This is a copy of the text written by Kate Horner who worked at Packers Chocolate Factory, Carlyle Road, Greenbank, Bristol. Kate started working for the firm in 1890. The article was published in the Packers Staff Magazine, H.J.P., Issue: June-July, 1925, page 167. It appears to be number five in a series of articles entitled 'Memories of Other Days'.
Being asked to give a short account of the history of H.J. Packer and Company Limited since being with them, I may say that most of my experiences have already been mentioned by those who have written before.
I started with them in January, 1890, at a house situated in St Paul's, and for my wages I received the large sum of 4s. 6d. per week, which was considered a high wage then, our hours being from 8 a.m. until 6 p.m.
My first work (as far as I can remember) was hand covering creams in a small room fitted with two tables and domes for heating our chocolate. In one corner of the room we had a small copper to keep the chocolate in, and outside the window we had a lift, and when we wanted work sent up we shook the ropes and called out for what we wanted.
Trade was not too brisk in those days. I remember quite well the incident which Miss brown mentioned, viz., going for a walk while we were waiting for work. But trade gradually improved, and we sometimes worked from 6 a.m. until 6 p.m. I often think of the many happy days I spent in the old factory, and I am sure the late Mr. Bruce Cole did all he could for us. Then Mr. Mansfield came into the Firm, also Mr. Horace Cole, who, I am sorry to say, was only with us for a short period.
The business still improved, and we had one machine installed for coating Packer's two-ounces-a-penny chocolates. Mr. Bruce Cole and Mr. Rockett instructed me how to work the machine. It was placed in one corner of the room and I well remember the speed of it (how irregular it was), but what a wonderful machine it was to us! The girls from the other rooms, knowing when Mr. Cole was gone to lunch, would come down to see one line of work coated. This machine, being successful, others were soon added, and from that time I have superintended in the machine rooms. I think we had about thirty-eight of those coating machines before we left St. Paul's. I was sent to Greenbank with a few girls and machines in 1902.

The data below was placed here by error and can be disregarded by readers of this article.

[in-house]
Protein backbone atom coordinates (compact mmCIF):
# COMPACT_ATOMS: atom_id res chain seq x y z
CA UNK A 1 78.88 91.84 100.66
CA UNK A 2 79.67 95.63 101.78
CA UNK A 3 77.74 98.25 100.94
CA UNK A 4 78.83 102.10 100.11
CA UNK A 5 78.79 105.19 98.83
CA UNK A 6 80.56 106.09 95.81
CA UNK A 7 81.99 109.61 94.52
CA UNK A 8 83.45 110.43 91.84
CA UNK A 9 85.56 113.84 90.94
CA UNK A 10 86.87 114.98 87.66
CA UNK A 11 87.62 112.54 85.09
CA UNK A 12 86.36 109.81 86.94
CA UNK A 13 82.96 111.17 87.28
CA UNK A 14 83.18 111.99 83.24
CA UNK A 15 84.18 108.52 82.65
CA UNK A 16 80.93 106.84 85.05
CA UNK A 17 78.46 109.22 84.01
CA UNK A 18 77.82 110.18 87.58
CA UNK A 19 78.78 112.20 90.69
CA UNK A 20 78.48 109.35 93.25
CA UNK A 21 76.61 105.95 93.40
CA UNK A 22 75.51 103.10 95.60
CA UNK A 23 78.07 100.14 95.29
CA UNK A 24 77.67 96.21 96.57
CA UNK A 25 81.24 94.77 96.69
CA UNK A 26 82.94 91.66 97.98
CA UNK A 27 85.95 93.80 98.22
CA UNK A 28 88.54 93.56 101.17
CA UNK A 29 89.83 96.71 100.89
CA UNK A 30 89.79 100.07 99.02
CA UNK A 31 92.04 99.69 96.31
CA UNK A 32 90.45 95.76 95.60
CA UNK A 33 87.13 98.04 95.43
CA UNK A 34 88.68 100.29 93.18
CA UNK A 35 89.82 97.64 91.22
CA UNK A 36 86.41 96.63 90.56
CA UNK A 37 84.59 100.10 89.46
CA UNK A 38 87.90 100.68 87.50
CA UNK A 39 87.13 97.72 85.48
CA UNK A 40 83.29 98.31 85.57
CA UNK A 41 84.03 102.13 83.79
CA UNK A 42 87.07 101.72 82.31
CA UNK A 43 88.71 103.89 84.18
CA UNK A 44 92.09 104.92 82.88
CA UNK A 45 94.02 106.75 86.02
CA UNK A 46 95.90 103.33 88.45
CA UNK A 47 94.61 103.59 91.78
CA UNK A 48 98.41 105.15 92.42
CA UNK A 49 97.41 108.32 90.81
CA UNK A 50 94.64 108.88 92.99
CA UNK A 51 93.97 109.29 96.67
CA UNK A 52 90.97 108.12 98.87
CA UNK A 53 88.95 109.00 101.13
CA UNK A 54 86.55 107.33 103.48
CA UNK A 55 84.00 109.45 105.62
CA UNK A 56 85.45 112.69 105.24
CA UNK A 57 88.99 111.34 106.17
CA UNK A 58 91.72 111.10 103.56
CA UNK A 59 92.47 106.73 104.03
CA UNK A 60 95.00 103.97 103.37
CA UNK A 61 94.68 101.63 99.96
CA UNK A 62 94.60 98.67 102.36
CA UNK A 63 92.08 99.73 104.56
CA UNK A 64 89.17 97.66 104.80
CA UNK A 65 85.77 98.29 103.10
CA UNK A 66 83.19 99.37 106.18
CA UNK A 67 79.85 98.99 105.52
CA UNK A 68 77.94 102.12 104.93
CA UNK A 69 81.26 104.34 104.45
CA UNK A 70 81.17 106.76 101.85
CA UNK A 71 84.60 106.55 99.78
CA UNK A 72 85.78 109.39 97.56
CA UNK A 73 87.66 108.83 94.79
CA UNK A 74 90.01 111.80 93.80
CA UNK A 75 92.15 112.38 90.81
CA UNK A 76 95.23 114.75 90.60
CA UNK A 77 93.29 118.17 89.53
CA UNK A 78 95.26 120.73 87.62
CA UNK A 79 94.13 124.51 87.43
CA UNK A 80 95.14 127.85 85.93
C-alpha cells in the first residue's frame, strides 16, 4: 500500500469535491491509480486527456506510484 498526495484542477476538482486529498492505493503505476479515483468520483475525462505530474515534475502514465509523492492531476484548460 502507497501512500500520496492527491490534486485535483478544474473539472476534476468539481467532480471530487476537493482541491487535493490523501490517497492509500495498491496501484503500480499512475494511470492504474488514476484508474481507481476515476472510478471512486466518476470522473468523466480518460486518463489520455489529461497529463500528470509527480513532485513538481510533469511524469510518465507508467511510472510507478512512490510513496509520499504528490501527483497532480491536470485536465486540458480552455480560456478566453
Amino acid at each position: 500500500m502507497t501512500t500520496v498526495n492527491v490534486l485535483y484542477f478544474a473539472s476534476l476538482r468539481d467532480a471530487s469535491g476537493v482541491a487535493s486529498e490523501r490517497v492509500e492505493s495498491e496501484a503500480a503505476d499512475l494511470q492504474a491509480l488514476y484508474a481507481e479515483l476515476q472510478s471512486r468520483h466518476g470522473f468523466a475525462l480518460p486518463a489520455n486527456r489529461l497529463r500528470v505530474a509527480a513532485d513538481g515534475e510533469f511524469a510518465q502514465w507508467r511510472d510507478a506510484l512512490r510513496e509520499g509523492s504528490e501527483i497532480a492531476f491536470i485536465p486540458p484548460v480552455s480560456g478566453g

What a change it was for us after such small rooms to go into large and lofty ones! We found it terribly cold and had to return to St. Paul's until the factory was properly heated.
It must have been in 1903 when we really started work in the new factory. I am still in the same room, which has fifty coating machines, superintended by Miss Barrett and myself. Some of the girls in this room have been with us for a number of years, I have always found them reliable and good at their work. Needless to say, working with one Firm for so many years, I have seen many changes and improvements. The conditions under which we work to-day are far in advance of what they were when I first started.